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4.2 An Introduction to Forms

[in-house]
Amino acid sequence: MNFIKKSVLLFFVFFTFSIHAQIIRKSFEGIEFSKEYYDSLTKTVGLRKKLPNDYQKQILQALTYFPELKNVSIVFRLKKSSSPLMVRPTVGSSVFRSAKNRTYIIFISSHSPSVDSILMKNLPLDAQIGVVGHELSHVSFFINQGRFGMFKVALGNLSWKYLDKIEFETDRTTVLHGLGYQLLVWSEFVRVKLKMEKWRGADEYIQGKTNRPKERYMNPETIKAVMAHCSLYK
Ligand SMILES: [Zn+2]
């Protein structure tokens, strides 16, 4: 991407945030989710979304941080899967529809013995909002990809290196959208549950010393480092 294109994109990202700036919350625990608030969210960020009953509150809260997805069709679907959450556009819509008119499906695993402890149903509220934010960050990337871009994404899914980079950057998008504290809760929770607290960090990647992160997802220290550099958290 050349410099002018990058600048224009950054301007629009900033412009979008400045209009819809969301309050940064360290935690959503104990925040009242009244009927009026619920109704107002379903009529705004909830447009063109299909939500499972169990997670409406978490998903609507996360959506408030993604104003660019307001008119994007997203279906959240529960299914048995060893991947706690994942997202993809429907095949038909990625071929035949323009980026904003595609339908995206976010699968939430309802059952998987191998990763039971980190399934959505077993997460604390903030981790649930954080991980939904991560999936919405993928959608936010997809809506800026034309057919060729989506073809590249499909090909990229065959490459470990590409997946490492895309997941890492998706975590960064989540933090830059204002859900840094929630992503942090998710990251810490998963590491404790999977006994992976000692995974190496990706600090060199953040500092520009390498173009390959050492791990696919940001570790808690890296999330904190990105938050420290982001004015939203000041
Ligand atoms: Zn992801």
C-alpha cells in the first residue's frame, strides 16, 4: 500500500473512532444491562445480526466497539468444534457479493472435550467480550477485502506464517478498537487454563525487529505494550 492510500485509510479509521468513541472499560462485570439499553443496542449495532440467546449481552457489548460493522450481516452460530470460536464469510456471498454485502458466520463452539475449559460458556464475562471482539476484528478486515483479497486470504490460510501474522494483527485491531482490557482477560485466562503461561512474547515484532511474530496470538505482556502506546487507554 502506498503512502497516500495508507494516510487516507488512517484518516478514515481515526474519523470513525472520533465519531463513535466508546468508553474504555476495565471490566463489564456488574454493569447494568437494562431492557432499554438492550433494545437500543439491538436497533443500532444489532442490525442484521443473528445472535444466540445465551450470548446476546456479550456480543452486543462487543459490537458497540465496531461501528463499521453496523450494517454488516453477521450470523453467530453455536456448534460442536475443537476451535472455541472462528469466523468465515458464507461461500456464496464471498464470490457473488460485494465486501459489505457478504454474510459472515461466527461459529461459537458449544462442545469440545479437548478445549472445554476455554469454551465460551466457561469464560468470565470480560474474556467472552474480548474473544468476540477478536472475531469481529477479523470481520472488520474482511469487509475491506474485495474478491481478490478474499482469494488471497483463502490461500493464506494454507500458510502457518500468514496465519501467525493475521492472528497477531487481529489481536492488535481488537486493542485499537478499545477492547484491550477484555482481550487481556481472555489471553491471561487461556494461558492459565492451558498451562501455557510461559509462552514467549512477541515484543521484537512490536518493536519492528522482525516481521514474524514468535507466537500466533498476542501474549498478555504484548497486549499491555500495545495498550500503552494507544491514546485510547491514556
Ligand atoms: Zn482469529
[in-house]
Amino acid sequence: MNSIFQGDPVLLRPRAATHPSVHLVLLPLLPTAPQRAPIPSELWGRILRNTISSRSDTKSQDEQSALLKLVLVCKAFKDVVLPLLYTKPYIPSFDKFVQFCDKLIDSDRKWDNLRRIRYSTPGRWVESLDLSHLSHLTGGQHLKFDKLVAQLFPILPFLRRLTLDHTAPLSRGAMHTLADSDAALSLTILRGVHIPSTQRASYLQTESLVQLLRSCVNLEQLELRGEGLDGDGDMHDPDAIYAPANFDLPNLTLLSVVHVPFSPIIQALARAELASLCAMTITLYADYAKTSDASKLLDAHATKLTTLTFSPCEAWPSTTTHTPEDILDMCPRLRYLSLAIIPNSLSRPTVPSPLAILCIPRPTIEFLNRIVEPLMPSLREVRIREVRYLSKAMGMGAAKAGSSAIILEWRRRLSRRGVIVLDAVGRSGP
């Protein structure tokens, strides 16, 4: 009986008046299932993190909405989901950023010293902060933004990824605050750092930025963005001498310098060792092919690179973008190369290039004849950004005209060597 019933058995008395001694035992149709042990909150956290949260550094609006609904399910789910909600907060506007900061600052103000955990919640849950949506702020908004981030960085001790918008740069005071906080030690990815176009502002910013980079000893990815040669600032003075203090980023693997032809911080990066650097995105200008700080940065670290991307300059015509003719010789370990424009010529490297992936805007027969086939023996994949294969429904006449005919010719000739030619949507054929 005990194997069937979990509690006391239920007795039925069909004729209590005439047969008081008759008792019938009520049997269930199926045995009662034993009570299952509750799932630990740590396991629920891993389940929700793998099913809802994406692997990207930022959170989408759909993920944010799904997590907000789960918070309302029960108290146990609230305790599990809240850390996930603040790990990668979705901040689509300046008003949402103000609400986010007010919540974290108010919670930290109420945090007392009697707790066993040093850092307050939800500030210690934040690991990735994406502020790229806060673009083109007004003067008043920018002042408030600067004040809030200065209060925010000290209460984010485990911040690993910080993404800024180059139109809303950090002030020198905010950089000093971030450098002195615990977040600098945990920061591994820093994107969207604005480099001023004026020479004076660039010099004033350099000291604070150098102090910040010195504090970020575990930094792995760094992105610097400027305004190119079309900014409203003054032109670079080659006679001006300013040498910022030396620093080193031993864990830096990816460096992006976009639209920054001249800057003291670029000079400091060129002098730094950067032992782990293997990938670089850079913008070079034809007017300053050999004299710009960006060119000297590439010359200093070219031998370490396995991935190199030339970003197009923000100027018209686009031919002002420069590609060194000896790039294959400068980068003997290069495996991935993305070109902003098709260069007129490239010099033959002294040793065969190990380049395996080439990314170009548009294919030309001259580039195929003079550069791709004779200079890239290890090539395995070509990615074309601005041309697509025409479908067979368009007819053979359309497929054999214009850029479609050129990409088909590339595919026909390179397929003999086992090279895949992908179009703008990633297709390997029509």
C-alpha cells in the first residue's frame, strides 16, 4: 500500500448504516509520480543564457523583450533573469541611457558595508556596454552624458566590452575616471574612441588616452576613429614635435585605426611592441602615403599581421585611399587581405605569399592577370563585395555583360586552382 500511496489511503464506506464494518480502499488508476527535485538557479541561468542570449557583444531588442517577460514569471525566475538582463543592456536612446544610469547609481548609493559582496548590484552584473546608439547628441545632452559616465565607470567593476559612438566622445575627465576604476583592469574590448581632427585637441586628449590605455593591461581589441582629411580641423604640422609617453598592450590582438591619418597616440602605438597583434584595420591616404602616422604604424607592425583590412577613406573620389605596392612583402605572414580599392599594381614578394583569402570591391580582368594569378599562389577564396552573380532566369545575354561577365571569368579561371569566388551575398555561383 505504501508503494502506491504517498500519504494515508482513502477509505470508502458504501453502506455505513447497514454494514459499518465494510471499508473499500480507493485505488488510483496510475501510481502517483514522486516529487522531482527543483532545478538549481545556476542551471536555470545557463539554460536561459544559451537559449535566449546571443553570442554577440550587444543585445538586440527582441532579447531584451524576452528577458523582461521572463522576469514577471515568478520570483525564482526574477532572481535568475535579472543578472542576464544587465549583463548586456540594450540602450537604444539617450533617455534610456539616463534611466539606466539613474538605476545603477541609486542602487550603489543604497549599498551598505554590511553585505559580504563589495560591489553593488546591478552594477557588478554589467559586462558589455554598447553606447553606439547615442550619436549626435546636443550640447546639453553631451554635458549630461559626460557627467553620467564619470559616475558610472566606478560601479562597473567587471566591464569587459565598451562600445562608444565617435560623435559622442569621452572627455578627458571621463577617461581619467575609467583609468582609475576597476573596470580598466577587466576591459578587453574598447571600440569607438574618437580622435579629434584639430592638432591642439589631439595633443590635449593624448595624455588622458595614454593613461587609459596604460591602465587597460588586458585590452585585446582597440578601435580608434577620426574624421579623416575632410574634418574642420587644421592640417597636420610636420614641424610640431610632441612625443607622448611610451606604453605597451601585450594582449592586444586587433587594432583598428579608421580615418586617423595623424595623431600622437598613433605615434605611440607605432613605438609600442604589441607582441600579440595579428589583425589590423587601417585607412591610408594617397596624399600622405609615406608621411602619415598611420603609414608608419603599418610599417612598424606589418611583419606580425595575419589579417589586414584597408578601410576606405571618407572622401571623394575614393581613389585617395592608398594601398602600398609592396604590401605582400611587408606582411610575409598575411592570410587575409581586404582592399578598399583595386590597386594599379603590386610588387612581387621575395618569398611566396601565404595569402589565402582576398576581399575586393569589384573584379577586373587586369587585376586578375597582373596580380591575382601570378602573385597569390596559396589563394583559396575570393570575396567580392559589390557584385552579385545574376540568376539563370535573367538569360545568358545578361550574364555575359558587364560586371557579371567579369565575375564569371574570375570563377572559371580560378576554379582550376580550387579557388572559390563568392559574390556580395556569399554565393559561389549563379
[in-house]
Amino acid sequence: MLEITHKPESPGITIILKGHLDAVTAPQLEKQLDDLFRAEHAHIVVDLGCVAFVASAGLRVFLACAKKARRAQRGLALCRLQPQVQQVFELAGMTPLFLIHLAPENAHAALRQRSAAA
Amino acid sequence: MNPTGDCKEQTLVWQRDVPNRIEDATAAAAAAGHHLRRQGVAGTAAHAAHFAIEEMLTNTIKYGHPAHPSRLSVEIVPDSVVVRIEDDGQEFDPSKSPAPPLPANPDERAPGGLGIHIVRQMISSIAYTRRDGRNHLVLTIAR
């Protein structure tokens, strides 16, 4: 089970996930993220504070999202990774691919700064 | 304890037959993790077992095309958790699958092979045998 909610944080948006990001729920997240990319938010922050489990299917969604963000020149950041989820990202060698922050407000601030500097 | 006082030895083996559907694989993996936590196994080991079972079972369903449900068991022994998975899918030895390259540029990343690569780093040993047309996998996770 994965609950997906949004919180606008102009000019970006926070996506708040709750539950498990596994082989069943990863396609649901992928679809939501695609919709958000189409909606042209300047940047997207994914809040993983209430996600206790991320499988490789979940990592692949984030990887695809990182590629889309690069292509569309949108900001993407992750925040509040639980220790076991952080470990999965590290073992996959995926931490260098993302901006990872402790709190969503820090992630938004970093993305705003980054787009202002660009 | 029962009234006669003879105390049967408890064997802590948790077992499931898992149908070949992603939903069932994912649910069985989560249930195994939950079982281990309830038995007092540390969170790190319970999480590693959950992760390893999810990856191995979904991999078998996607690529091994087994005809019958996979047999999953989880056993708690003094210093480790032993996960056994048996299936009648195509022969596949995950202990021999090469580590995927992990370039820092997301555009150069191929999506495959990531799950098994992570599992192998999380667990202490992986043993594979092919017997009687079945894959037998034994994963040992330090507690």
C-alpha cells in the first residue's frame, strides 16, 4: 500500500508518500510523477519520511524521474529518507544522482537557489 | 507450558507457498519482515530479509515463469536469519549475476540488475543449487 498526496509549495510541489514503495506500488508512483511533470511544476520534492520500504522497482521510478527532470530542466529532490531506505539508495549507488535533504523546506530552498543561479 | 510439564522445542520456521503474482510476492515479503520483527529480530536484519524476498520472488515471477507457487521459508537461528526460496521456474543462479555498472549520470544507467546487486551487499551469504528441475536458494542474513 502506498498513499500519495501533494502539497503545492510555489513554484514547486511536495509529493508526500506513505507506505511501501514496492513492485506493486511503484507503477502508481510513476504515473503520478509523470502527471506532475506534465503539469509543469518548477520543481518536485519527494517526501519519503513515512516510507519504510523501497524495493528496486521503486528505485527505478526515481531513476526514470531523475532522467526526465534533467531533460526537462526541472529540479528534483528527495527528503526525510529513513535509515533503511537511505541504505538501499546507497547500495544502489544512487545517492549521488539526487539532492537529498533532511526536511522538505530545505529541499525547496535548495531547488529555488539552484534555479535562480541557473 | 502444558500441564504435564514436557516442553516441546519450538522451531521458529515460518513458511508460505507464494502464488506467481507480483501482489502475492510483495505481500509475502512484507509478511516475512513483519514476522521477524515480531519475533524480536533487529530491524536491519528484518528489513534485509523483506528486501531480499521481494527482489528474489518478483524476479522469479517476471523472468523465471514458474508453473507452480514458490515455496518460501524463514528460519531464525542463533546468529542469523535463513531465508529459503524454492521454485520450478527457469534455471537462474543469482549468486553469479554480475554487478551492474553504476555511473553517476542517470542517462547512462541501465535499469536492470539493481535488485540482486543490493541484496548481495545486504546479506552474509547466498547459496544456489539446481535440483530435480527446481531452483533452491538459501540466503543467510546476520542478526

[SOUND]. Today, we're gonna focus on forms, whether that's context form or registration form. What are the necessary HTML elements that we must use, in order to display those types of elements? Let's first look at an example. I'm going to refer back to Net Tuts. And here's an article, if I scroll down to the bottom you can see that we have a contact form, and this allows us to enter our name, an email address, a URL, and our comments so that we can leave some feedback related to this article. So I want you to note these are HTML elements. This is a text box. This is a text area. And down here we have a submit button. So how can we create these? Let's dig in. We will open our code editor. We have a blank skin again. And first, we have to tell the browser, that we do want to display a form. So we're going to wrap it within a form element. Now a form will likely have two attributes minimum. One will be an action attribute and the next will be method. Now method, it's a little higher level than you are right now but it describes how the contents of your form, meaning the values that you type into those inputs and those text areas, are transmitted to your server-side language of choice. By default, this will be set to get, meaning they are transmitted through the URL. However there's also a method called post. And you might do this in situations where you need a little bit more security. For now though, I don't want you to worry about this much because it's beyond the scope of this course. You'll want to take a look at a server-side language like PHP for processing form data. Here, we're only focusing on creating the forms, and the action attribute specifies when you click the Submit button of your form. Where should that data be posted to? By default, it's going to post to the current page. However, if I decide I want to post that data to, maybe, contact.php, we can do that by specifying it right here. For now, I'm going to leave it blank. And I'll leave it open like this so you remember there is an action attribute, but it will post to the current page. Next, we wanna create a text box and we do that by creating an input element. So let's go ahead and self close it for the time being and see what we get when we view this in the browser. And there we are, as you would expect, we get a textbox which I can then click in and type. Now, I see two big problems with this though. One, we can enter all the text we want, but there's no button there so we can't submit the data and it can't be processed. So that's the next step is, we should create a submit button. Now we can do that, believe it or not, by using the exact same element. Input can be used to describe a text box, a button, or even check boxes and radio buttons. So in this case, we're gonna specify that the type of input should be a submit button. Now when I reload the page, there's your button. Good. Notice how it says, Submit by default. But what if you want it to say something different, such as go? You can do that by specifying a value attribute. Value is going to be go. Now, if I reload the page we've updated that accordingly. Now the next problem is, we have our text box right here but the visitor field website is going to have no clue what that text box represents. Are they suppose to enter there name? There email address? A search query? You have to tell them. So we need to provide some kind of label for them. Okay, well let's us a label element and we'll place it right here before. Label, and we'll say, Enter Your Name, like so. Now if I reload the page, there we are. We have a label that corresponds to a text box. Next, its very common when you view a form your natural instinct might be to click on the label, hoping that that will then trigger the text box. So when you click on the label the text box then becomes active. How would we do that? Well, we need to associate the label with the input. In this case we can say label. What is it for? What is it connected to? And we can associate by providing a value. We'll say here, name, and now to connect it, we're gonna provide an id to this input called, name. Now if I save it and I reload the page, when I click on label, you'll notice that the text box instantly becomes active, and this provides just a little bit more usability. Another thing you'll often find is developers will use an id of name, in this case. And they'll set the name attribute, not to be confused, the fact that the value is name, has no effect on the attribute name. If we decided we wanted to change this to, your name, that would work too, so don't let that confuse you. When you're working with a server-side language, they will often want to reference. And inputs value according to its name, or if you're working with JavaScript, sometimes you'll use it this way as well. So, what you'll find is many developers will go ahead and set an id attribute and a name attribute equal to the exact same value. That way, you're all set to go, no harm done. So now, let's provide an option to enter some feedback. So we don't use an input for that because this isn't gonna be long enough. We need a full area to write in. In that case, we use a textarea element. And this is a little different. Notice here, our inputs, we self close. But a textarea is like a label or a div, so we need to close it like so. And the reason we do this is because optionally, you can add a default value. So if I reload the page, you'll see that we've added a text area and it's filled with the value that we placed between the tags. In this case, we're going to leave it blank, so we'll do it like so. Once again though, we have no idea what this text area is looking like. And by the way we're going to make this look a lot nicer, so don't worry if it looks a little crazy right now. I'm going to come back and this time I'm going to add another label and this is going to be for and we'll say, comments. Now in order to connect it I have to remember to add a id of comments as well as a name of comments. And lastly, I will set the labels value to, Your Comments. Reload the page. And now we've provided a label for that one as well, and I can click on it. Now, let's begin styling it to make it look a lot better. One thing that you will often see is developers will use a p tag to separate each set of label and input. Even though I must admit that I've done this myself as well, I don't think it's a good practice. But let's go ahead and see what it provides us. We'll do this one and we'll wrap the input as well. I reload the page, you can see those are now on their own line. So they do this because browsers natively provide a little bit of spacing or margin between each paragraph. So it's an easy way to put your content on their own line, and get a little bit of padding between each input. However you have to think to yourself, p tag references a paragraph. Now does that have anything to do with a label and an input as children? Maybe so, maybe not, my instinct is no. So what you can think of though is, this is simply a list of inputs or a list of information that the user needs to fill out. So once again, there's that keyword, list. Why we don't try using an unordered list to wrap this. And I will repurpose this, indent it to make it look nice and neat. And I'll do the same thing here, like so. And I should make sure I close out my unordered list, as well. Now if I load the page, it's gonna look similar, but a couple differences. One, we certainly don't want those bullets. So let's get rid of that immediately. Form, list item, list-style, get rid of the bullets. Next, we need a little bit of breathing room because we've gotten rid of those paragraph tags that have the margin by default. That's okay. We'll add it in right now, and we'll say margin-bottom, 20 pixels. Reload, and that's looking a lot better now. Next, it's sometimes cleaner to have your label on its own line. So, let's do that. And we can do that by specifying that the label, rather than its default display of inline, it should be set to block. So, it will take up the entire width that's available. Reload, and now you'll see, there we go, looks a lot better. Notice how, this is a little odd, we have this input that's all the way to the left. If we come back, we can see the reason is, we forgot to place this within our list. So let's do it right now, and I will just clean this up and get rid of the p tag. Reload and now that's been pushed over, but that does beg the question, What is this spacing coming from? And if you remember from your previous lesson, browsers will apply some default padding left to all unordered lists unless we override that. You can verify this by clicking on the UL and right here you'll see webkit padding start. And this is for all intents and purposes identical to padding left, it's how the browser does it. A web kit refers to the engine that powers browsers like Chrome and Safari. Now we can override this by explicitly stating that the padding left should be 0. And notice that that pushes all the back. So let's do that now. Form ul, Padding left is 0. Notice I'm prefixing form because maybe within a blog posting for example we do want a little bit of padding for our UL. However, when its in a form we certainly don't. So I'm gonna keep it like so. If I reload that's looking a lot better. So now we have our text area. And that's still not a lot of room to type. You can see very quickly you run out of room. So why don't we set a width and a height. And there's two ways to do this. One is to apply it within your markup, so you could go right here to the text area and you could specify rows and cols. And you can think of these the same way you would think of in a spreadsheet. For example, rows will be the number of horizontal rows, if I set that to a big number like 50, that's a huge number of rows. Why don't we bring that down to 20. If it's easier, think of cols equals width, rows equals height. And I'll change that to 30, and now we've given them a lot more room to enter their comment. Now there's one problem with this, you can do this, but then again, what if you decide down the line that you wanna change the width and height of that text area? We do that big no, no again where you would then have to go back to your markup and adjust it. Another way we can do this is apply a width and height directly to the text area, within our CSS, like so. Let's see how that looks. Refresh. And now we're getting more or less the same effect, but we're doing it all from within our CSS file. Now, I think that height is too much, so I will reduce that and increase the width to 400. And that's looking a lot better. So now we can enter some information. My comments here. And if I click Go, watch what happens, and pay attention to the URL right here. Click Go, and nothing happens, why? And it's because we've overwritten the default method. And when it's post, you're not gonna be able to see it, because the data is not transmitted through the URL. If we change it to get, it will. Reload the page, and once again my name, my comment, and now look at the URL, it's been updated. Notice that we specify it what we call a query string, at the end of the URL, there's a question mark and then the input's name equals the value that was provided. And you separate each input with an ampersand. So name equals Jeff, comments equals my comment. And it's getting the word name and comments directly from the values that we provided right here and right here. So notice that because we set the action to nothing, it submits to the current page. If we instead wanted to set the action to contacts.php, and if we came back and entered this information again, it's then going to try to load contacts.php. And it's gonna take the information that was entered into that form, and send through the URL. And then, presumably with a server side language, you would capture those values. And then maybe email an administrator or perform some kind of action, maybe add that information to a database. This is the essentials of working with a form. Now in this case, again, we're not working with a server-side language, we're gonna leave the action blank. So let's take a look at a couple more things before we finish up for the day. And I hope you're working along because it'll really make it stick if you are. What if we want to give the user, a yes or no type question. In that case, we can use a checkbox. We'll create a label and this will say CSS, and we'll say, Do You Like CSS? Now, once again, we get to use an input element, but we specify the type to be checkbox. Now we have to remember to apply a name of CSS, and more importantly an id. You can usually get away with removing the name, although it is required in some situations. Now if I reload the page, we have a label, and we can click on it. So watch what happens when I add my name, and I check this, and I click Go. You'll see that it is represented by the value on, CSS equals on, and that means it was checked. But watch what happens, if I do it again, and this time I leave it off, notice that we have name equals jeff. Comment equals nothing because nothing was added, but we have no mention of this check box right here. And that's because when it's not checked, it will not be posted or sent through the YRL and that's an important distinction to make. Its not gonna say CSS equals off, there is no off only on. And I also want you to note that in addition to clicking on the check box because the label is associated with it, which we did right here for CSS. We can click on the label and that will trigger that input or check it. So it makes sense that we should also make the label element, and we change the cursor to a pointer and that will change it to that little finger. And that gives a little more feedback that it is clickable. And if you want to do a little bit more, maybe if we make the color blackish. And we'll set the font family to sans-serif. And maybe we set a little padding below so there's some breathing room between the label and the input, and we'll say 8px, just to clean it up a little bit more. And you can say now you're building a good form. And let's do one more before we finish up for the day. What if you want to give the user a list of options. So what is your favorite x? We'll do it right here with a list item, and our label will be Favorite Language. And here we're gonna create, once again, another input and this time the type is gonna be radio. And if I reload this quickly, you'll see, now we have a radio button. But this is different from a checkbox in that you can't click it again to uncheck because it's expected that you have to choose one. So generally you'll have things like CSS. I reload, can you see that show up? And I'll repeat this a couple times. You'll want to make sure that you add, just as before, a name and an id. I'm gonna leave that blank for now cuz you know that you're supposed to do that. JavaScript, and the last one may be Ruby. Reload, and now we have a list of items, so you can click one or more. Now, it's important to note again you cannot uncheck a radio once it's been checked. If you want to give them that ability, maybe you should be giving them a check box instead. Reload. Know that I can click HTML but no matter how many times I click it, I can't remove it. All right, so good job. You've created your first form, and this is how anyone would create a static form. In the next lesson, I'm going to teach you about image replacement.